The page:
Operative vaginal delivery remains an important skill for obstetricians to provide the full spectrum of care for pregnant patients. It can reduce the need for cesarean deliveries, an important goal of both our specialty nationwide and of individual providers and patients. Notably, 2017 was the first year the cesarean delivery rate increased since 2009, suggesting an even greater urgency in focusing on tools to reduce it.1 The top two reasons for cesarean delivery – labor dystocia and abnormal or indeterminate fetal heart rate tracings – can both potentially be resolved by operative vaginal delivery.2 Despite this, the overall trend for operative deliveries has shown a dramatic decline. While approximately 10% of deliveries were performed via operative delivery in the 1990s, the most recent National Vital Statistics Survey shows a 2.58% rate for vacuum deliveries and 0.56% for forceps deliveries. It is these latter deliveries – forceps-assisted vaginal deliveries – which will be the focus of this article.
The history of the obstetric forceps is one of the more theatrical tales in medical literature. Invented by the two Chamberlen brothers (Peter the Elder and Peter the Younger) in the 1600s, the timing was particularly fortuitous because malnourishment, rickets and thus pelvic dystocia were on the rise. The two male midwives were so maligned, however, and so obsessed with the secrecy of their invention that before employing the forceps they would make all attendees leave the room and blindfold the laboring woman before applying them. The secret method ultimately remained with the family for another century and the instruments unseen until their discovery under the floorboards of Peter’s son’s house in 1813. And though some modifications were made in the following years, the two most commonly used forceps designs of today – Simpson and Elliot-type forceps – were each invented about a century and a half ago.3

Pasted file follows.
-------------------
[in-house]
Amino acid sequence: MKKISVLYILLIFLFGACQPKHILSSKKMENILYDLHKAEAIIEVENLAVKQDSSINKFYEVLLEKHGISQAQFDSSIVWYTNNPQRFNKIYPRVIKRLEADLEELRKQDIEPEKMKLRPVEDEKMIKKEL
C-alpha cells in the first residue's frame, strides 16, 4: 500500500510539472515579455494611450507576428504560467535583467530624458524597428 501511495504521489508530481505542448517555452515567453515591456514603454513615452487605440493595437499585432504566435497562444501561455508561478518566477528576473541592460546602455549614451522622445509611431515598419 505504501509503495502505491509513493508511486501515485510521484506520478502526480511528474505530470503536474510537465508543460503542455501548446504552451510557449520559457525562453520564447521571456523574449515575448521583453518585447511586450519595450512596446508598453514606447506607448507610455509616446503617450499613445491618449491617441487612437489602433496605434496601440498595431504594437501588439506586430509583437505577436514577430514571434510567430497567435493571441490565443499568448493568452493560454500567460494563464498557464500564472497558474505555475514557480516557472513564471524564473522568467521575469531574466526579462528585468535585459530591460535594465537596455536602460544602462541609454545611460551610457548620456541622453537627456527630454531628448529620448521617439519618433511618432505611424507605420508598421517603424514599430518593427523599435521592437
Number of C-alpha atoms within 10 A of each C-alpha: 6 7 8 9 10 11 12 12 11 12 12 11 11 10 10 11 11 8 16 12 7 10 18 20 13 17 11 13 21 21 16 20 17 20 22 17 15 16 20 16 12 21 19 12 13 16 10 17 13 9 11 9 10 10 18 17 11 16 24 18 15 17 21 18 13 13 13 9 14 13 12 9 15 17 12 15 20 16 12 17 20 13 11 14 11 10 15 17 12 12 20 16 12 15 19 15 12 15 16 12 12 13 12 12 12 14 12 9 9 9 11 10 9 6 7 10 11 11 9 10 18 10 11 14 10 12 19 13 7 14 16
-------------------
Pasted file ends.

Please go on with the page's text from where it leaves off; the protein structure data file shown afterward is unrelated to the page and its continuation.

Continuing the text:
Indications and contraindications for forceps deliveries
Indications and prerequisites for proceeding with a forceps delivery mirror those for a vacuum delivery and include prolonged second stage of labor, suspicion of fetal compromise, and shortening of the second stage for maternal benefit. Prerequisites include the cervix being fully dilated, membranes ruptured, and the head being fully engaged. An estimation of fetal weight, fetal position, and pelvic adequacy should also have been previously performed. Regarding the patient, adequate anesthesia should be in place, the bladder empty, and consent obtained. At a system level, there should be a willingness and ability to have a back-up plan in place in case of failure to deliver. A helpful mnemonic for recalling these may be to remember A-B-Cs and is described in Table 1.
Contraindications for both forceps and vacuum include a strong suspicion for a fetal bone demineralizing or bleeding disorder. But while vacuum delivery has been discouraged for the fetus less than 34 weeks, there is no lower limit for gestational age for forceps delivery.4
The author reports no potential conflicts of interest with regard to this article.
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